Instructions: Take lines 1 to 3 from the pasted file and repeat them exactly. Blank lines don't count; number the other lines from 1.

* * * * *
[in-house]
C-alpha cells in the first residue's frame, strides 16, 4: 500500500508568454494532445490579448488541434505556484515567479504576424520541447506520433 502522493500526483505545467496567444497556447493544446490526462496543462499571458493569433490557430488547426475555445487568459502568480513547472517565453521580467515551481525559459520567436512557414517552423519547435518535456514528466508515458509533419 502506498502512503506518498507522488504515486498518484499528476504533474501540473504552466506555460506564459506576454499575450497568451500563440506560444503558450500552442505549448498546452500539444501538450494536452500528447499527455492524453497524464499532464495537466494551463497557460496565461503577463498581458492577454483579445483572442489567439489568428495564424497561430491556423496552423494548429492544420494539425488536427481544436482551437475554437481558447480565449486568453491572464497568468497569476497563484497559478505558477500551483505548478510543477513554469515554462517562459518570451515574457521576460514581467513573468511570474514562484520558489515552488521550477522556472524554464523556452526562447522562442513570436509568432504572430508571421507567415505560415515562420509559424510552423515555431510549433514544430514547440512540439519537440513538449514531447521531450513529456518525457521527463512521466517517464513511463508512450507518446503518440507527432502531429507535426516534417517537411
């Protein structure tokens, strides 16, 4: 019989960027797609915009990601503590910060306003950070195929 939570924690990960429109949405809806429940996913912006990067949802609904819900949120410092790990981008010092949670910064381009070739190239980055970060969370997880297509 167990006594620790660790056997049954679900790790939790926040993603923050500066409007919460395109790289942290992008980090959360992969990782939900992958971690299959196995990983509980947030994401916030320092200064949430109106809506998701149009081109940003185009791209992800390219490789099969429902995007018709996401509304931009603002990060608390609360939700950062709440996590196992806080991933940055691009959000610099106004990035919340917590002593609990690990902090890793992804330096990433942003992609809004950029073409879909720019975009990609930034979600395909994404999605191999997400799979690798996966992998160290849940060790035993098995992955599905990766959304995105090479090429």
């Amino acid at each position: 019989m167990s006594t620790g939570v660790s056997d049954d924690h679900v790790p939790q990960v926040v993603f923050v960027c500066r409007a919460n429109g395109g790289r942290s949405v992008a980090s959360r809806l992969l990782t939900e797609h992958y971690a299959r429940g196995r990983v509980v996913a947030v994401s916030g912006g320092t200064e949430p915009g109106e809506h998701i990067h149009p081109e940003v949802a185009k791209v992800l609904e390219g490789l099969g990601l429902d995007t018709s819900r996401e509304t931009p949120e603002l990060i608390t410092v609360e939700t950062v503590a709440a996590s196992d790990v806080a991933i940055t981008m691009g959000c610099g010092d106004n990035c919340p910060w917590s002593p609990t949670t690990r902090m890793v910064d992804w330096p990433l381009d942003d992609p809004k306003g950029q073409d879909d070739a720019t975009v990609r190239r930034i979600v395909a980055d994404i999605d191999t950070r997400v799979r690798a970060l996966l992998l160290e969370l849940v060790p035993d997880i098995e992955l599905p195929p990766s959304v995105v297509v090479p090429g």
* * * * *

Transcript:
[in-house]
C-alpha cells in the first residue's frame, strides 16, 4: 500500500508568454494532445490579448488541434505556484515567479504576424520541447506520433 502522493500526483505545467496567444497556447493544446490526462496543462499571458493569433490557430488547426475555445487568459502568480513547472517565453521580467515551481525559459520567436512557414517552423519547435518535456514528466508515458509533419 502506498502512503506518498507522488504515486498518484499528476504533474501540473504552466506555460506564459506576454499575450497568451500563440506560444503558450500552442505549448498546452500539444501538450494536452500528447499527455492524453497524464499532464495537466494551463497557460496565461503577463498581458492577454483579445483572442489567439489568428495564424497561430491556423496552423494548429492544420494539425488536427481544436482551437475554437481558447480565449486568453491572464497568468497569476497563484497559478505558477500551483505548478510543477513554469515554462517562459518570451515574457521576460514581467513573468511570474514562484520558489515552488521550477522556472524554464523556452526562447522562442513570436509568432504572430508571421507567415505560415515562420509559424510552423515555431510549433514544430514547440512540439519537440513538449514531447521531450513529456518525457521527463512521466517517464513511463508512450507518446503518440507527432502531429507535426516534417517537411
């Protein structure tokens, strides 16, 4: 019989960027797609915009990601503590910060306003950070195929 939570924690990960429109949405809806429940996913912006990067949802609904819900949120410092790990981008010092949670910064381009070739190239980055970060969370997880297509 167990006594620790660790056997049954679900790790939790926040993603923050500066409007919460395109790289942290992008980090959360992969990782939900992958971690299959196995990983509980947030994401916030320092200064949430109106809506998701149009081109940003185009791209992800390219490789099969429902995007018709996401509304931009603002990060608390609360939700950062709440996590196992806080991933940055691009959000610099106004990035919340917590002593609990690990902090890793992804330096990433942003992609809004950029073409879909720019975009990609930034979600395909994404999605191999997400799979690798996966992998160290849940060790035993098995992955599905990766959304995105090479090429």